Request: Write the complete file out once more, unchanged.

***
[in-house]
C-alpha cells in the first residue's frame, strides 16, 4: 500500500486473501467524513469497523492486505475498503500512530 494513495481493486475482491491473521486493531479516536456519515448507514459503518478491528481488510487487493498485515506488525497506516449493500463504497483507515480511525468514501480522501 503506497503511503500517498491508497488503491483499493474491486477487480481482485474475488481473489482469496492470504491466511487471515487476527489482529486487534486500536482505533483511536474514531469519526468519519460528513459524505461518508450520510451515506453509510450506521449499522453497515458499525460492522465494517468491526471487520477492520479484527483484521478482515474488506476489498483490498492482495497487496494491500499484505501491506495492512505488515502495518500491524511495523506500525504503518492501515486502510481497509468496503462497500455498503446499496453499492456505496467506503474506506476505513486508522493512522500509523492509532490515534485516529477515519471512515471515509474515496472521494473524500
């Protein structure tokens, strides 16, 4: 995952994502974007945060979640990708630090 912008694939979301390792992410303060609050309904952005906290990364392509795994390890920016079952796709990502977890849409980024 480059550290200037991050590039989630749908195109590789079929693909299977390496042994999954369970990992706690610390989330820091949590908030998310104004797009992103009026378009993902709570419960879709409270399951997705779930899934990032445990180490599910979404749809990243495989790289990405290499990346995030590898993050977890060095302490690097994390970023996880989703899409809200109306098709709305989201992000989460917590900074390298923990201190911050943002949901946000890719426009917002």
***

[in-house]
C-alpha cells in the first residue's frame, strides 16, 4: 500500500486473501467524513469497523492486505475498503500512530 494513495481493486475482491491473521486493531479516536456519515448507514459503518478491528481488510487487493498485515506488525497506516449493500463504497483507515480511525468514501480522501 503506497503511503500517498491508497488503491483499493474491486477487480481482485474475488481473489482469496492470504491466511487471515487476527489482529486487534486500536482505533483511536474514531469519526468519519460528513459524505461518508450520510451515506453509510450506521449499522453497515458499525460492522465494517468491526471487520477492520479484527483484521478482515474488506476489498483490498492482495497487496494491500499484505501491506495492512505488515502495518500491524511495523506500525504503518492501515486502510481497509468496503462497500455498503446499496453499492456505496467506503474506506476505513486508522493512522500509523492509532490515534485516529477515519471512515471515509474515496472521494473524500
């Protein structure tokens, strides 16, 4: 995952994502974007945060979640990708630090 912008694939979301390792992410303060609050309904952005906290990364392509795994390890920016079952796709990502977890849409980024 480059550290200037991050590039989630749908195109590789079929693909299977390496042994999954369970990992706690610390989330820091949590908030998310104004797009992103009026378009993902709570419960879709409270399951997705779930899934990032445990180490599910979404749809990243495989790289990405290499990346995030590898993050977890060095302490690097994390970023996880989703899409809200109306098709709305989201992000989460917590900074390298923990201190911050943002949901946000890719426009917002």